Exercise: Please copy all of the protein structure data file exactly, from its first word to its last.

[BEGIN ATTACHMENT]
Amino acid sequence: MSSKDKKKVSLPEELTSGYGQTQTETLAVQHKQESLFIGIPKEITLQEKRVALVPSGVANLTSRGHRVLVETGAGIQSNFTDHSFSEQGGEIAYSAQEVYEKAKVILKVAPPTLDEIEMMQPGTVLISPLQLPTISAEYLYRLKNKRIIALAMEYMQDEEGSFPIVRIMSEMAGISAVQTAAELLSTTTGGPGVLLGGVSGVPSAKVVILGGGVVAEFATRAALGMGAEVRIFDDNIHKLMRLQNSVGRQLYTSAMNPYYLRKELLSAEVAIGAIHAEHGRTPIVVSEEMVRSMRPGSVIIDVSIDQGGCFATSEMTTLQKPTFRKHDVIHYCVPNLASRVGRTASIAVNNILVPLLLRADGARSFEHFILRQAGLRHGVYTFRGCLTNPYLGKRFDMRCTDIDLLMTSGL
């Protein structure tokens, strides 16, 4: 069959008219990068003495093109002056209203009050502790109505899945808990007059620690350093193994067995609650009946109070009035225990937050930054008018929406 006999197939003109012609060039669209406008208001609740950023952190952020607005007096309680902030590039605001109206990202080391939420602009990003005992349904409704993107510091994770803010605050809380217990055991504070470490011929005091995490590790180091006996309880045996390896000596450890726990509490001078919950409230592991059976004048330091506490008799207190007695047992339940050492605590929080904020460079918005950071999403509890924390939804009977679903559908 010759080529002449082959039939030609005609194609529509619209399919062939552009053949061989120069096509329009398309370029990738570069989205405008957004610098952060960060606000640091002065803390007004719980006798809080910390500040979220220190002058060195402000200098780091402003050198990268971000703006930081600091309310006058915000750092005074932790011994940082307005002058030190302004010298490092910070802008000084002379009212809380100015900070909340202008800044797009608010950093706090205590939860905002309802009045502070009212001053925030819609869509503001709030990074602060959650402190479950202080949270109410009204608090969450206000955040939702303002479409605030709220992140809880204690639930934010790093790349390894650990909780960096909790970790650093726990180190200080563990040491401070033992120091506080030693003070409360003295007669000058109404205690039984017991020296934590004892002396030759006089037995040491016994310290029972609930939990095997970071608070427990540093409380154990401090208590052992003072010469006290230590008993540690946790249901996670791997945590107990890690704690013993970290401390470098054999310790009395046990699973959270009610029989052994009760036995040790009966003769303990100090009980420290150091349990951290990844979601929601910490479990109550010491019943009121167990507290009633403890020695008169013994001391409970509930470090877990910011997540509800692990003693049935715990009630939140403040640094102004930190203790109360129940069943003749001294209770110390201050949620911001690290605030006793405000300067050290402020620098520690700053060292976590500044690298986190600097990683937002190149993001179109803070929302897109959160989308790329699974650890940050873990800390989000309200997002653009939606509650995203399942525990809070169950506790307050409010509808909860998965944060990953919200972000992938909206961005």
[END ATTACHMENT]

Amino acid sequence: MSSKDKKKVSLPEELTSGYGQTQTETLAVQHKQESLFIGIPKEITLQEKRVALVPSGVANLTSRGHRVLVETGAGIQSNFTDHSFSEQGGEIAYSAQEVYEKAKVILKVAPPTLDEIEMMQPGTVLISPLQLPTISAEYLYRLKNKRIIALAMEYMQDEEGSFPIVRIMSEMAGISAVQTAAELLSTTTGGPGVLLGGVSGVPSAKVVILGGGVVAEFATRAALGMGAEVRIFDDNIHKLMRLQNSVGRQLYTSAMNPYYLRKELLSAEVAIGAIHAEHGRTPIVVSEEMVRSMRPGSVIIDVSIDQGGCFATSEMTTLQKPTFRKHDVIHYCVPNLASRVGRTASIAVNNILVPLLLRADGARSFEHFILRQAGLRHGVYTFRGCLTNPYLGKRFDMRCTDIDLLMTSGL
């Protein structure tokens, strides 16, 4: 069959008219990068003495093109002056209203009050502790109505899945808990007059620690350093193994067995609650009946109070009035225990937050930054008018929406 006999197939003109012609060039669209406008208001609740950023952190952020607005007096309680902030590039605001109206990202080391939420602009990003005992349904409704993107510091994770803010605050809380217990055991504070470490011929005091995490590790180091006996309880045996390896000596450890726990509490001078919950409230592991059976004048330091506490008799207190007695047992339940050492605590929080904020460079918005950071999403509890924390939804009977679903559908 010759080529002449082959039939030609005609194609529509619209399919062939552009053949061989120069096509329009398309370029990738570069989205405008957004610098952060960060606000640091002065803390007004719980006798809080910390500040979220220190002058060195402000200098780091402003050198990268971000703006930081600091309310006058915000750092005074932790011994940082307005002058030190302004010298490092910070802008000084002379009212809380100015900070909340202008800044797009608010950093706090205590939860905002309802009045502070009212001053925030819609869509503001709030990074602060959650402190479950202080949270109410009204608090969450206000955040939702303002479409605030709220992140809880204690639930934010790093790349390894650990909780960096909790970790650093726990180190200080563990040491401070033992120091506080030693003070409360003295007669000058109404205690039984017991020296934590004892002396030759006089037995040491016994310290029972609930939990095997970071608070427990540093409380154990401090208590052992003072010469006290230590008993540690946790249901996670791997945590107990890690704690013993970290401390470098054999310790009395046990699973959270009610029989052994009760036995040790009966003769303990100090009980420290150091349990951290990844979601929601910490479990109550010491019943009121167990507290009633403890020695008169013994001391409970509930470090877990910011997540509800692990003693049935715990009630939140403040640094102004930190203790109360129940069943003749001294209770110390201050949620911001690290605030006793405000300067050290402020620098520690700053060292976590500044690298986190600097990683937002190149993001179109803070929302897109959160989308790329699974650890940050873990800390989000309200997002653009939606509650995203399942525990809070169950506790307050409010509808909860998965944060990953919200972000992938909206961005």